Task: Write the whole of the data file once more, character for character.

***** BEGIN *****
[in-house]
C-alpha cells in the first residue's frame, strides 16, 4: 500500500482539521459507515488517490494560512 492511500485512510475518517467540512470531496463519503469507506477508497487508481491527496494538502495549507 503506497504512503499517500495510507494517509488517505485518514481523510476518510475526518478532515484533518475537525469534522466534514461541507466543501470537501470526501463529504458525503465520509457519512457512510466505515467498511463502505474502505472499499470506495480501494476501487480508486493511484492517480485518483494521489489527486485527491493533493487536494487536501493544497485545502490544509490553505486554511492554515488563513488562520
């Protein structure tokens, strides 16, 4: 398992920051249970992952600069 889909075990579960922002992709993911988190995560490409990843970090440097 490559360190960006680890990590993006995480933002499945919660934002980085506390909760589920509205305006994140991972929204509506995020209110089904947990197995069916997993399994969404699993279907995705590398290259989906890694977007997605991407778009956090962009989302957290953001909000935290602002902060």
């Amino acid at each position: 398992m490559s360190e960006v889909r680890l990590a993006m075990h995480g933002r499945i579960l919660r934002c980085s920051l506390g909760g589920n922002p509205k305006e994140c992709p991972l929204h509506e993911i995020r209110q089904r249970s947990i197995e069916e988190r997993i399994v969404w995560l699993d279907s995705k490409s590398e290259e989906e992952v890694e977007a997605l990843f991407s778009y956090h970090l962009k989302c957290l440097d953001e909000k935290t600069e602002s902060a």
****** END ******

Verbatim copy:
[in-house]
C-alpha cells in the first residue's frame, strides 16, 4: 500500500482539521459507515488517490494560512 492511500485512510475518517467540512470531496463519503469507506477508497487508481491527496494538502495549507 503506497504512503499517500495510507494517509488517505485518514481523510476518510475526518478532515484533518475537525469534522466534514461541507466543501470537501470526501463529504458525503465520509457519512457512510466505515467498511463502505474502505472499499470506495480501494476501487480508486493511484492517480485518483494521489489527486485527491493533493487536494487536501493544497485545502490544509490553505486554511492554515488563513488562520
């Protein structure tokens, strides 16, 4: 398992920051249970992952600069 889909075990579960922002992709993911988190995560490409990843970090440097 490559360190960006680890990590993006995480933002499945919660934002980085506390909760589920509205305006994140991972929204509506995020209110089904947990197995069916997993399994969404699993279907995705590398290259989906890694977007997605991407778009956090962009989302957290953001909000935290602002902060």
């Amino acid at each position: 398992m490559s360190e960006v889909r680890l990590a993006m075990h995480g933002r499945i579960l919660r934002c980085s920051l506390g909760g589920n922002p509205k305006e994140c992709p991972l929204h509506e993911i995020r209110q089904r249970s947990i197995e069916e988190r997993i399994v969404w995560l699993d279907s995705k490409s590398e290259e989906e992952v890694e977007a997605l990843f991407s778009y956090h970090l962009k989302c957290l440097d953001e909000k935290t600069e602002s902060a």